Sport and play are integral components of the Mental health of Aboriginal and Torres Strait Islander health. The participation in sports like ball games is of prime importance as it includes community participation and also links with the cultural identity (O'Neill 2019). However, prevailing stigma and stereotypes limit the participation of the individuals from Aboriginal and Torres Strait Islander population (May et al. 2020). Several barriers associated with the involvement of Aboriginal and Torres Strait Islander males in the physical activities and sports have also been identified that limit their representation and participation (Cunneen 2018). The primary barrier that is associated with the Aboriginal and Torres Strait Islander males in participation in sport is the lack of adequate programs and facilities along with seasonal restrictions. Lack of enabling environment also plays a crucial role (Cunneen 2018). Multiple reports that document incidences of racism and social stigmatization of the Aboriginal and Torres Strait Islanders in the sports and physical education teams discourage the young individuals to participate and facilitate the working in the teams (Edwards et al. 2019). This builds up on the trauma and significantly impacts the mental health of the participants as wells as on the non-participants (O'Neill 2019). This restricts involvement in the sports and hinders the representation. This also results in widening the gap and reach of the community towards services of sports and allied interests and thus renders them secluded. The impact on mental health due to racism in sports and physical activities is significant and can affect the overall well being of an individual. This may also result in affected performance in a team sport and eventually exclusion (May et al. 2020). Sports require team spirit and a collaborative effort. When a poor environment that has racism and prejudice is present, the play is impacted and serves as a barrier for the representation and overall involvement of the Aboriginal and Torres Strait Islanders in the sports (May et al 2020).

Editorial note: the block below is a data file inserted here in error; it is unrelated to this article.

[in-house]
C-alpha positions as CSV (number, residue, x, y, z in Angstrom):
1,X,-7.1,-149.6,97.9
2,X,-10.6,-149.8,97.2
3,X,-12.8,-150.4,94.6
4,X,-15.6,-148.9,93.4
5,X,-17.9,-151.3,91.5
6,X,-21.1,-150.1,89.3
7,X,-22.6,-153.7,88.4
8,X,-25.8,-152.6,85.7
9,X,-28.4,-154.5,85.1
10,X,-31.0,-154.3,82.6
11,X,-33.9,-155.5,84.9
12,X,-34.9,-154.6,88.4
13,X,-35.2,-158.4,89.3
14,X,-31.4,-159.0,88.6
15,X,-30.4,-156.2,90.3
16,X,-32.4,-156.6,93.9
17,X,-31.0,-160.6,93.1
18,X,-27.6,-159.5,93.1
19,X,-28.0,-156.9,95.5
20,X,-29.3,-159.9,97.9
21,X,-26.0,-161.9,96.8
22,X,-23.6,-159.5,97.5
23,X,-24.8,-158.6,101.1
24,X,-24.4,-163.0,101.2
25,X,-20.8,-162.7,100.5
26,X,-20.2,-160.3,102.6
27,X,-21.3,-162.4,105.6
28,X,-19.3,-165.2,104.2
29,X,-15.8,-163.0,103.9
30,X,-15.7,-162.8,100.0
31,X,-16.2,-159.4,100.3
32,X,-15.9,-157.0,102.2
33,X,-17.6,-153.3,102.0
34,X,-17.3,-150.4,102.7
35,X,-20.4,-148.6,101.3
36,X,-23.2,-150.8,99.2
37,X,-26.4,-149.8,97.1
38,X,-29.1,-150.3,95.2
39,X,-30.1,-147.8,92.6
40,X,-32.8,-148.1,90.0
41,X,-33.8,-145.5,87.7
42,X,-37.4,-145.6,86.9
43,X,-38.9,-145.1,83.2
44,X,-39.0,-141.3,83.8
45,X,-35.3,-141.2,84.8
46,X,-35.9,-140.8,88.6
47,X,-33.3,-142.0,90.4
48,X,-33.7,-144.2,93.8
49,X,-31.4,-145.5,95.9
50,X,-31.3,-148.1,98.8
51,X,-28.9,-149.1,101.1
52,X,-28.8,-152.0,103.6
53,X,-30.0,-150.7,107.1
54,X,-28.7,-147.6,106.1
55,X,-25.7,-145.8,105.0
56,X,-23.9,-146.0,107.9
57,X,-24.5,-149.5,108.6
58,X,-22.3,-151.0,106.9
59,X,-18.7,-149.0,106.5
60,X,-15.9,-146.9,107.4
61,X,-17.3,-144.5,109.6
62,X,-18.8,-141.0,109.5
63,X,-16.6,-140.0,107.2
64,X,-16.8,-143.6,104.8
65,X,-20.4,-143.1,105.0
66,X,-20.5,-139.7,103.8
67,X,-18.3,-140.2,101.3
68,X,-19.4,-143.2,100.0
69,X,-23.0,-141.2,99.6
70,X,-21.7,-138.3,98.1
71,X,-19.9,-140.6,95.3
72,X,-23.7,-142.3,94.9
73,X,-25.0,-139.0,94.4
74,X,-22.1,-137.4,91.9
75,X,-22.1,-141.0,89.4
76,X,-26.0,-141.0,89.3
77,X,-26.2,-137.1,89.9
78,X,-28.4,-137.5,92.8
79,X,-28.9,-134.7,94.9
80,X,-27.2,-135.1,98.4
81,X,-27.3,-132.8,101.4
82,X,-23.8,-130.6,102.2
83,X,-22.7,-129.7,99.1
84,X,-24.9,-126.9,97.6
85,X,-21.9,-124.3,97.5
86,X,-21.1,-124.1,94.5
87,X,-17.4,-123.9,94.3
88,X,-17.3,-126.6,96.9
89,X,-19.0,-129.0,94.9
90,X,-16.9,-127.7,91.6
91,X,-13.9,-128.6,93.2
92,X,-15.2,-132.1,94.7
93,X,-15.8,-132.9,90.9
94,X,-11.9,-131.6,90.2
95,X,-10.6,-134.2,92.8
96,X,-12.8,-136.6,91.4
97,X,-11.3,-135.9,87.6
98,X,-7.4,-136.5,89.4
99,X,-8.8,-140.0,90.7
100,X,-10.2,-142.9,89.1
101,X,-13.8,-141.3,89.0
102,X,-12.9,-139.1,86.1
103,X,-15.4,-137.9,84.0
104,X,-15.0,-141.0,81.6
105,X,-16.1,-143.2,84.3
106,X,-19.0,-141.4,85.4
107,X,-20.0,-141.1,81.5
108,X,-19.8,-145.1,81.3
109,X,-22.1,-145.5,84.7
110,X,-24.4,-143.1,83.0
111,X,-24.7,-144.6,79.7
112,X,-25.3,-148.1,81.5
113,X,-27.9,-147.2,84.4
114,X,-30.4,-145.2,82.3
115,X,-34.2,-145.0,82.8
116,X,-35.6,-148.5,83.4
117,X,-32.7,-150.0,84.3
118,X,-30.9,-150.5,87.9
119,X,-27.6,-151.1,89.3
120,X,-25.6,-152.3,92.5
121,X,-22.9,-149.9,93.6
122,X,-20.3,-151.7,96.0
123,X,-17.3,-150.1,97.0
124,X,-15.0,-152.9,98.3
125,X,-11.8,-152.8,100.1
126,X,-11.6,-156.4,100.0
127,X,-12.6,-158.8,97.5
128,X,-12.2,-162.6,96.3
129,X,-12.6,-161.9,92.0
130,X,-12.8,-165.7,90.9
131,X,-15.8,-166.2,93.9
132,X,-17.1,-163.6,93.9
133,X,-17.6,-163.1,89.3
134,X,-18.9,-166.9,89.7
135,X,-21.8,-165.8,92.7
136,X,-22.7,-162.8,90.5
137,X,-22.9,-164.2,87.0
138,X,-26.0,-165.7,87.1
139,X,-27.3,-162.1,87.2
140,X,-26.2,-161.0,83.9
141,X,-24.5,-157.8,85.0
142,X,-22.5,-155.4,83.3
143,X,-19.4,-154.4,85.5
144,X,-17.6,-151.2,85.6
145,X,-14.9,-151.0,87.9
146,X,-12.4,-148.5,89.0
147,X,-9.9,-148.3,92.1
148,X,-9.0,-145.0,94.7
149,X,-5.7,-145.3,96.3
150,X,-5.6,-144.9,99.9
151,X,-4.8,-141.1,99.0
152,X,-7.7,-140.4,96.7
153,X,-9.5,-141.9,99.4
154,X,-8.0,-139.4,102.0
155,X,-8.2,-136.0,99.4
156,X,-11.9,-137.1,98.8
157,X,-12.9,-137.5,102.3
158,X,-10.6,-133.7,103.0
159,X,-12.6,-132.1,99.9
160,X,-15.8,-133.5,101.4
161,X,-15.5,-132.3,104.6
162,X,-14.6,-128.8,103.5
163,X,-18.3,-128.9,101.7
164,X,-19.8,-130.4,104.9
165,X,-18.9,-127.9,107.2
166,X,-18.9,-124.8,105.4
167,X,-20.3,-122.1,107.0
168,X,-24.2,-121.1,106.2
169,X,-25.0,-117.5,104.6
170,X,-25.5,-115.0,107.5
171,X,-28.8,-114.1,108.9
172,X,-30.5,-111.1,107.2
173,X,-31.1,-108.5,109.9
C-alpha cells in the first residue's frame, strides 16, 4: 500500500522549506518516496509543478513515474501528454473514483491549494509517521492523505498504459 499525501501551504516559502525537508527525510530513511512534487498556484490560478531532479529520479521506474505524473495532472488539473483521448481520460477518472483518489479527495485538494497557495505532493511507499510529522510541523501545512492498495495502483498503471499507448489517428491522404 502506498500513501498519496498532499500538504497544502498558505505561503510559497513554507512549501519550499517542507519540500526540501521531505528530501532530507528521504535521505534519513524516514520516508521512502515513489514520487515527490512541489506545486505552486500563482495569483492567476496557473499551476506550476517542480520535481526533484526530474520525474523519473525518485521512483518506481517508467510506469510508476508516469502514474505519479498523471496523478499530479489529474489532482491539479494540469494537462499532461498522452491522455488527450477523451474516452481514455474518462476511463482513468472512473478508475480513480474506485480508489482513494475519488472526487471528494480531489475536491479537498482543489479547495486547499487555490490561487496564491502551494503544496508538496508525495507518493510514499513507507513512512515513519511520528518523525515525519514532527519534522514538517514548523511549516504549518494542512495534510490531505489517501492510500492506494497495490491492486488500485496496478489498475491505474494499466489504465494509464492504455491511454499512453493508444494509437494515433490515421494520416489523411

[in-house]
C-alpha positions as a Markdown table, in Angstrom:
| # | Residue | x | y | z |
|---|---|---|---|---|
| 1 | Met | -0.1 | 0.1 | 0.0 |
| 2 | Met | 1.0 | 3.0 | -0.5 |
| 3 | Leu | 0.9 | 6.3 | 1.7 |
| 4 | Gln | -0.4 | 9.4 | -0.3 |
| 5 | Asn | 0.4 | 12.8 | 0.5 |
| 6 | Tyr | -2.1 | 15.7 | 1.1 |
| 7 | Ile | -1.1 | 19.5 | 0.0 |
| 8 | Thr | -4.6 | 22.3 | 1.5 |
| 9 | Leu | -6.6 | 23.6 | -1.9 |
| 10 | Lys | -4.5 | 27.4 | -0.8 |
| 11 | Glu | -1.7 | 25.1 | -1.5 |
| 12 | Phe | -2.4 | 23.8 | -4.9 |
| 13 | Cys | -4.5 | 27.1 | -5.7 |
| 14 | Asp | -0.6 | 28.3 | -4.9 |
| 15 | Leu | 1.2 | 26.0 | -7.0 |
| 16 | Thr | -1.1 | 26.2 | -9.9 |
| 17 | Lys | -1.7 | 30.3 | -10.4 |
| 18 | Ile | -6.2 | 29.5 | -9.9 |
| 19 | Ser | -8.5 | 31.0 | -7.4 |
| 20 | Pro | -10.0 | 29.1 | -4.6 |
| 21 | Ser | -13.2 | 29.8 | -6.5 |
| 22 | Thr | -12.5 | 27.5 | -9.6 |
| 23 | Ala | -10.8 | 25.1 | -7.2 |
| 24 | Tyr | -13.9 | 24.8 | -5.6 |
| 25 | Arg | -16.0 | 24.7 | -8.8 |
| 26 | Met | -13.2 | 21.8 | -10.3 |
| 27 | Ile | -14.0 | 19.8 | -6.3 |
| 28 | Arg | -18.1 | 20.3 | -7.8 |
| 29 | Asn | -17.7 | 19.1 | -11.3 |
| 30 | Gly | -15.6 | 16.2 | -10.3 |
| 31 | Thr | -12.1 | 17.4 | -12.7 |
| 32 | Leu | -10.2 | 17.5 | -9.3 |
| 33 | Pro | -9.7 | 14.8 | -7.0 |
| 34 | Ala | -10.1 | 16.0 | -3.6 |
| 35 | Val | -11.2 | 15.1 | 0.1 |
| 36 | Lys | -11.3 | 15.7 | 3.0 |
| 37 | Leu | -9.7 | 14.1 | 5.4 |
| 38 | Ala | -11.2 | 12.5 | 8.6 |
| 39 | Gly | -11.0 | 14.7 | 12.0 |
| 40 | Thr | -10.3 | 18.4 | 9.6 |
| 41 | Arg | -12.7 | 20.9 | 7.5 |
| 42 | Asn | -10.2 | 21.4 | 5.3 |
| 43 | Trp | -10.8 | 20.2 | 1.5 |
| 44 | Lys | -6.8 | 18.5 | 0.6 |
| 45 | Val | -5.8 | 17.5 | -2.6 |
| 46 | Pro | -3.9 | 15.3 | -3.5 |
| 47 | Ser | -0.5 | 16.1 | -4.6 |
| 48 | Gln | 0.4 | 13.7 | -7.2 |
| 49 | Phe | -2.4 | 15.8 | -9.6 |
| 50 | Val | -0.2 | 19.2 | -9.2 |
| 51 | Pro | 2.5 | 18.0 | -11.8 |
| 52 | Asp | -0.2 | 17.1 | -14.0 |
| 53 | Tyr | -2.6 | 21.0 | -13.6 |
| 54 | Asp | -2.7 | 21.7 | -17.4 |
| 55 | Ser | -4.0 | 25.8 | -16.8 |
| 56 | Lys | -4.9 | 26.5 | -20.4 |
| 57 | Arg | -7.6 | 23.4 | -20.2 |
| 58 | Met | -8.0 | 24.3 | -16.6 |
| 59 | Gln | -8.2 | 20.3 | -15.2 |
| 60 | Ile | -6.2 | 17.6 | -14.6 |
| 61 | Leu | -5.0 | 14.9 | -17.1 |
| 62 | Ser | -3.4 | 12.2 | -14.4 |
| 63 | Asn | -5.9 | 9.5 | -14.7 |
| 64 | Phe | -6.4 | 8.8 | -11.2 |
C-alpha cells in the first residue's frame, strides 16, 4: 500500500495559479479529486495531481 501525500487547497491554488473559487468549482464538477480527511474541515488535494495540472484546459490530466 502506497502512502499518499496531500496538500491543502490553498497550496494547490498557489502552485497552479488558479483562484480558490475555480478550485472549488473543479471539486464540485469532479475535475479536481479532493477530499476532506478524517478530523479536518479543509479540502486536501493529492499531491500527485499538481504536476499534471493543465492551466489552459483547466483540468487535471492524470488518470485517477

Aboriginal and Torres Strait Islanders: Racism and health of pregnant women
Most of the Aboriginal and Torres Strait Islander females experience healthy pregnancies and have babies at a younger age and bear more children than the non-Indigenous women of Australia (Edwards et al. 2019). Racism and stress are crucial components that impact the health of the Aboriginal and Torres Strait Islander pregnant women as well as that of the unborn child (Edwards et al. 2019). The Aboriginal and Torres Strait Islanders experience racism and social stigma in different developmental periods that prevent them from doing daily activities due to fear of discrimination (Macedo et al. 2020). The experience of racism is known to increase the stress in the pregnancy and is known to impact the mental health of the mother as well as on the development of the future child. For the Aboriginal and Torres Strait Islander females, racism is experienced at the community level and affects the stress levels in the mothers (Edwards et al. 2019). It also impacts the sense of personal control in the women and affects the overall mental health and well-being of pregnant women. Racism also impacts the identity and the sense of belief in terms of existence and well being in an individual. It builds on the stigma and enhances the generational trauma as well as oppression. This impacts the mental well being of the mothers and also severely impacts the development of the infant with impacts seen on their cognitive and mental development (Macedo et al. 2020).
Impact of racism on Aboriginal and Torres Strait Islander children in primary school